It's an idiom that means "to bury someone".
Bodies are buried six feet below the surface. "Why are they?" you might ask.
Well when England was being ravaged by the Bubonic Plague in order to limit the outbreak, and spread of the disease, The Lord Mayor of London enacted a series of rules with regard to dealing with the bodies of those who died from the plague. This included a mandate that all dead must be buried in graves that had been dug a minimum of six feet deep. (Scientifically, this “solution” to bury bodies six feet under was ineffective in reducing the transfer of the plague since the fleas quickly leave its dead host and find a new live one)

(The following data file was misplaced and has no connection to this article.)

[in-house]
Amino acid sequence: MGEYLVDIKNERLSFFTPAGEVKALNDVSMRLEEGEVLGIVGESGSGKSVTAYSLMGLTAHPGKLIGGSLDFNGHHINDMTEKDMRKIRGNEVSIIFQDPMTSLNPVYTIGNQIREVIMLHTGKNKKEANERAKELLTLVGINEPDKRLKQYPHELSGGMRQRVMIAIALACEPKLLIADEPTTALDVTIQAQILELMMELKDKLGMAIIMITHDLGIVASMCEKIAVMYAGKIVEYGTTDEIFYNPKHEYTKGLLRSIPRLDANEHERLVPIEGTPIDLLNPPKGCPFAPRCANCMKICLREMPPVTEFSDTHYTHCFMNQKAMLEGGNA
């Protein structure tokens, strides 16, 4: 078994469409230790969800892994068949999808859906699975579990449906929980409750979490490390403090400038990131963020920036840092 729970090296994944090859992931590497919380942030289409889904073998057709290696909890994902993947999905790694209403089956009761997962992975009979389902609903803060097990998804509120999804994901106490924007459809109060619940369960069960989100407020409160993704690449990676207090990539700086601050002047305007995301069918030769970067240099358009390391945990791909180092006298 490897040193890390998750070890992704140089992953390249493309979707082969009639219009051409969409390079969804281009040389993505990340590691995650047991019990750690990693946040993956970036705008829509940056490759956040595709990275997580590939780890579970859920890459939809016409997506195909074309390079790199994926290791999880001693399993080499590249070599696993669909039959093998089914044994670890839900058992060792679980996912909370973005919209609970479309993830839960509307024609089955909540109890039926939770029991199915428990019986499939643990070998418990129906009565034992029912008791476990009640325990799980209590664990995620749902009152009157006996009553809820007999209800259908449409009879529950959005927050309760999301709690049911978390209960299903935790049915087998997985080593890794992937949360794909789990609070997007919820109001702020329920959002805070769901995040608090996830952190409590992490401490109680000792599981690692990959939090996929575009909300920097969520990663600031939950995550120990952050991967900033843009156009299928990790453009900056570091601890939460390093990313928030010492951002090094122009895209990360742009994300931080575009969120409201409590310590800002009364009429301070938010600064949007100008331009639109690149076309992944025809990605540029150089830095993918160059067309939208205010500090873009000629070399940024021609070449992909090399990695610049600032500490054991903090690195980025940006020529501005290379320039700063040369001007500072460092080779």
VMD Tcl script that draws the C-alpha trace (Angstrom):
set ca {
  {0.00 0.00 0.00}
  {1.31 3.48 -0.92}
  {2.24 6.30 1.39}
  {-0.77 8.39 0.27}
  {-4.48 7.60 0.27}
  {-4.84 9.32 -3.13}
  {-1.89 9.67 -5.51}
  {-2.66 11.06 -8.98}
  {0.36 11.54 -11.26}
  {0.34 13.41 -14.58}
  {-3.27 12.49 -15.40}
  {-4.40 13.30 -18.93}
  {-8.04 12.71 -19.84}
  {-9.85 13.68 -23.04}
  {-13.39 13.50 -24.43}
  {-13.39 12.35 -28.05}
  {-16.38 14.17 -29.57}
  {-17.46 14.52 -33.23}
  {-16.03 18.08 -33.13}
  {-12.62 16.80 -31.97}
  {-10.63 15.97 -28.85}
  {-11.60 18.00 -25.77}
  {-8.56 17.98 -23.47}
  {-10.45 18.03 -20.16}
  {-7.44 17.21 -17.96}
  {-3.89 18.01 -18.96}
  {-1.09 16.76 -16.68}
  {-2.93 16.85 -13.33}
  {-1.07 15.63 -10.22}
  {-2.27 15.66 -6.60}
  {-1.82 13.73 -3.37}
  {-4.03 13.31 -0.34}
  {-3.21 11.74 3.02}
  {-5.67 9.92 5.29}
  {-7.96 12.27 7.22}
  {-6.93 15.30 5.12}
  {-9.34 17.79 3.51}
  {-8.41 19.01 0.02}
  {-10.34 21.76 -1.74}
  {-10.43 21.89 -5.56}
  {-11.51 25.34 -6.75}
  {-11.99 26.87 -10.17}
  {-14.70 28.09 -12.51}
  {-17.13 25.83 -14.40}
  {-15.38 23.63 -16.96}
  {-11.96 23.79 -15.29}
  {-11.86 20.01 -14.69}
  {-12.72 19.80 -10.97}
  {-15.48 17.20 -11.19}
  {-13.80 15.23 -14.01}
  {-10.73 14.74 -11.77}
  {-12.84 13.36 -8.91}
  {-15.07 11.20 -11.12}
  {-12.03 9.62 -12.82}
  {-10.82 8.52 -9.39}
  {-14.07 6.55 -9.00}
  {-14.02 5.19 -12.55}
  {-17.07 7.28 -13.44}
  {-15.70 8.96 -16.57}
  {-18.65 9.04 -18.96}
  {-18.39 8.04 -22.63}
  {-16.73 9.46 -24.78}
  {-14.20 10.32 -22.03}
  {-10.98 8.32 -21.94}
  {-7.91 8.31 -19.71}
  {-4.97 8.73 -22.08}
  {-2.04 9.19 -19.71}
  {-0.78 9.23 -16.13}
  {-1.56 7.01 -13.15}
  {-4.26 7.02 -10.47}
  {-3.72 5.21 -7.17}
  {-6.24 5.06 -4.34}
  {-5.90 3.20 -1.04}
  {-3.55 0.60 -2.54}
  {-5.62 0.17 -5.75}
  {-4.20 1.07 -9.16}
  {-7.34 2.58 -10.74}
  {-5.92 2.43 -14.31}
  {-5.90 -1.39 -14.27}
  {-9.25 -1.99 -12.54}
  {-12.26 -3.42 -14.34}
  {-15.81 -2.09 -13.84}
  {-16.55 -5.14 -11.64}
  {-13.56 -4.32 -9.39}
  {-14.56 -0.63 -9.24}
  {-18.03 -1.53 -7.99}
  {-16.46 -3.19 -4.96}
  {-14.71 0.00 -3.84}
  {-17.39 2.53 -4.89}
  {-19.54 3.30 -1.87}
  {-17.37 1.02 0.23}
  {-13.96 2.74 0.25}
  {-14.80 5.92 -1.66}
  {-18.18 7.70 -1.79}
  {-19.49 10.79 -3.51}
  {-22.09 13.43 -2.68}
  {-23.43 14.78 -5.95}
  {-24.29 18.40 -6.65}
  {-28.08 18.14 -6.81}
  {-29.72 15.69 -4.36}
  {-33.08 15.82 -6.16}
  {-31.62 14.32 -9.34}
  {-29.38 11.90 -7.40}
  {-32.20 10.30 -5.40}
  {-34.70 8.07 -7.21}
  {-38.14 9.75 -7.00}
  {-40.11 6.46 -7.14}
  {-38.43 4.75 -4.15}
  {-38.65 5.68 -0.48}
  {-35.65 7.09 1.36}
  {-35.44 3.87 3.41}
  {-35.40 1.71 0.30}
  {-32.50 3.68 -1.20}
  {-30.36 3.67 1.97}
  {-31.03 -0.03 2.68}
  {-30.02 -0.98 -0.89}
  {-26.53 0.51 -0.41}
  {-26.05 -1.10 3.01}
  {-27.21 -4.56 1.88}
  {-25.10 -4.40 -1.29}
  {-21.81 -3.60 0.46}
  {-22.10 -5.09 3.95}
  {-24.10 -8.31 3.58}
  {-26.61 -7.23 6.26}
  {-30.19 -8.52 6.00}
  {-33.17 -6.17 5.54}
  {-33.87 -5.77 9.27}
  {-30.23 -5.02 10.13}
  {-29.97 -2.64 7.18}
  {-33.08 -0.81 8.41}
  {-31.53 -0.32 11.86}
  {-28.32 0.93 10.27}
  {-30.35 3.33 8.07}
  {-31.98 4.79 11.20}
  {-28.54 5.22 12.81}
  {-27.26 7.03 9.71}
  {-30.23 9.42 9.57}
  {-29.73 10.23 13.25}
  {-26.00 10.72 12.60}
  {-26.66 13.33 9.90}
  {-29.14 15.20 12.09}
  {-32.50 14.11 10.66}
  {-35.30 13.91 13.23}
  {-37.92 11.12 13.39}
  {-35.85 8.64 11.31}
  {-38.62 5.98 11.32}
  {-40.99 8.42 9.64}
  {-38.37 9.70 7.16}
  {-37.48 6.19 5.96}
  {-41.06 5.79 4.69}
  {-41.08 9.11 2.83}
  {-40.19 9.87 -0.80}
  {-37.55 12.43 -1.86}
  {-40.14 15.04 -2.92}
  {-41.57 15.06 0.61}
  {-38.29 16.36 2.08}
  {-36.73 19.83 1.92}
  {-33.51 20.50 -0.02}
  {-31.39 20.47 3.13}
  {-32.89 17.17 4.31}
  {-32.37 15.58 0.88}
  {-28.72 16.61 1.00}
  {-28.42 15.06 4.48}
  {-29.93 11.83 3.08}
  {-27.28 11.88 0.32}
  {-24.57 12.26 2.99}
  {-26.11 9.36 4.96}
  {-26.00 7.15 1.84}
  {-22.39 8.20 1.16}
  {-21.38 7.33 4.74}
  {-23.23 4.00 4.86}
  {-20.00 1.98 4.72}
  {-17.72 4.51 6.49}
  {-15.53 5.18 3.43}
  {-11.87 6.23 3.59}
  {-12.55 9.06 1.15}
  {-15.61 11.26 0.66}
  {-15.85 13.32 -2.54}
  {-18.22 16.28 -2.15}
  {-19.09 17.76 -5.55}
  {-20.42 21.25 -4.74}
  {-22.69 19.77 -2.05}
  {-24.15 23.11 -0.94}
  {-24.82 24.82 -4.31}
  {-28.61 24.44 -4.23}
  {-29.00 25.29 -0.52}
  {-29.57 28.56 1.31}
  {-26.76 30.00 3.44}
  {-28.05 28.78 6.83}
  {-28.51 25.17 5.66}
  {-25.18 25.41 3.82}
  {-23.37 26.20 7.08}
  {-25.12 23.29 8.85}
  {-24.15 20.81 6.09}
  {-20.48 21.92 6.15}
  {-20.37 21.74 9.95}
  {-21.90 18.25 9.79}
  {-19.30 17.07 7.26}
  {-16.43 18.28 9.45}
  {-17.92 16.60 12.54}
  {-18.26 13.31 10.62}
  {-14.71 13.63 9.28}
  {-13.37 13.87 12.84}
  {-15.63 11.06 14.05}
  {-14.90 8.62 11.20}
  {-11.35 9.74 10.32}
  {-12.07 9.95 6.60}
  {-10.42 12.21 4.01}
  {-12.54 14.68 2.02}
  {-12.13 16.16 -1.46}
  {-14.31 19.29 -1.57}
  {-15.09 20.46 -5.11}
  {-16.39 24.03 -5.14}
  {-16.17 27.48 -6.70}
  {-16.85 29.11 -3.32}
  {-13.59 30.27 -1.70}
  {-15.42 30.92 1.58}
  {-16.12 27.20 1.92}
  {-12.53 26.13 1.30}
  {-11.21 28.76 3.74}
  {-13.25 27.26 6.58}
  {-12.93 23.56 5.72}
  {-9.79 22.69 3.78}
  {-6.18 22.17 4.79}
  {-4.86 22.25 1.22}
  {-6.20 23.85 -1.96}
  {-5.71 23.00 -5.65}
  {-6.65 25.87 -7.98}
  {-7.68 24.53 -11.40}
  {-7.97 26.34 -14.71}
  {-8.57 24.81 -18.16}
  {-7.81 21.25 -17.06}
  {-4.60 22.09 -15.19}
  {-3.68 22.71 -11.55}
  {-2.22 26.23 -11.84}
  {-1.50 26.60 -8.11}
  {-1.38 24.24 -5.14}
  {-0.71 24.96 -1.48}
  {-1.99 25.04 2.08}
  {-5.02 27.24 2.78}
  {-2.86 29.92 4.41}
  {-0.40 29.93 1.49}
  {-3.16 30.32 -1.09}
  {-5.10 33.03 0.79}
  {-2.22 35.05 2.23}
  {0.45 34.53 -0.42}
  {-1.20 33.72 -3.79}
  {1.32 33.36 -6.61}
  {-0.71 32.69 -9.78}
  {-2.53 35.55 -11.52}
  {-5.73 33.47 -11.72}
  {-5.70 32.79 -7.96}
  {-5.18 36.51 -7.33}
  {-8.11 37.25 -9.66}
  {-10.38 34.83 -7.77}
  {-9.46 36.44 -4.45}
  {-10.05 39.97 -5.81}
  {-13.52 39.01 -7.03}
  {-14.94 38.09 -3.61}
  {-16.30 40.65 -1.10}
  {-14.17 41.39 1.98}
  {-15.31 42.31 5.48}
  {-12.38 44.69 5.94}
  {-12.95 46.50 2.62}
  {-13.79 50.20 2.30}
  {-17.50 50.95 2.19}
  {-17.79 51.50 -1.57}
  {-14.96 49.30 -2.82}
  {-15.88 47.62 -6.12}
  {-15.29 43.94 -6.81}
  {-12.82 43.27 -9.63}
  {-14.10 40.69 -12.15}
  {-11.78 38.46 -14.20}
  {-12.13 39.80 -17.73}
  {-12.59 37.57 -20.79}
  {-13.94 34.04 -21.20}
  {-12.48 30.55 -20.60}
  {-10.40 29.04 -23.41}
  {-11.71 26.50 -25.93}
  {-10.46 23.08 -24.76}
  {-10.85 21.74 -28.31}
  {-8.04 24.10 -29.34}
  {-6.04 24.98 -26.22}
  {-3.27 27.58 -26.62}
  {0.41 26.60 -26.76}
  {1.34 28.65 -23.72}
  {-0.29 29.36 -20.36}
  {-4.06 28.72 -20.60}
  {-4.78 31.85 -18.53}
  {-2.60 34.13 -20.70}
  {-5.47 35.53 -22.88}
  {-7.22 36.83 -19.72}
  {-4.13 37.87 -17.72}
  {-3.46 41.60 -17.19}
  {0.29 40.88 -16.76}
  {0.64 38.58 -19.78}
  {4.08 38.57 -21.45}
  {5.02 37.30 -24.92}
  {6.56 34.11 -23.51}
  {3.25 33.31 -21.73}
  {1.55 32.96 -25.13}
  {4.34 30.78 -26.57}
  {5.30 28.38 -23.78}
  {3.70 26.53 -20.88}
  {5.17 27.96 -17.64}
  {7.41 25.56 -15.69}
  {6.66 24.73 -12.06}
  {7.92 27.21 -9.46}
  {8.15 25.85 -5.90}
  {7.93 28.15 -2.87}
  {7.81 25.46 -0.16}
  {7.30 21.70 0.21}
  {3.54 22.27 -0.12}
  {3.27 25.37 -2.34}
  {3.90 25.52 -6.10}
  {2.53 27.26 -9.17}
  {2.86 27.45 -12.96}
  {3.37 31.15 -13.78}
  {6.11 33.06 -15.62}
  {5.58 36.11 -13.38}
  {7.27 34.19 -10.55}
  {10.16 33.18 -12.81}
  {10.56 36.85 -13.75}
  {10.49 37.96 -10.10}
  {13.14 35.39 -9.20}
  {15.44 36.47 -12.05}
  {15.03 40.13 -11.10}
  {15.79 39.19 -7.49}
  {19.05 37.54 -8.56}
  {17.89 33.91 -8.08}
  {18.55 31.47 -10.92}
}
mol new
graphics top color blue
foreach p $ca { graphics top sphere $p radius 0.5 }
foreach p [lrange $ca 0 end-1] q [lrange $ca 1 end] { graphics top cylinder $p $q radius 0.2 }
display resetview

Ok, so when the word foot is used as an adjective it should not be pluralised as there are no plural adjectives in English. For example: a match box, in that sentence the word 'match' is an adjective describing the box. So we would say "bury me six foot down" because the measurement (noun), foot, becomes adjectivial and describes the depth. However, in modern times when talking about measurement foot and feet have become interchangeable. However, when talking about distance you always say feet unless it 1 foot away.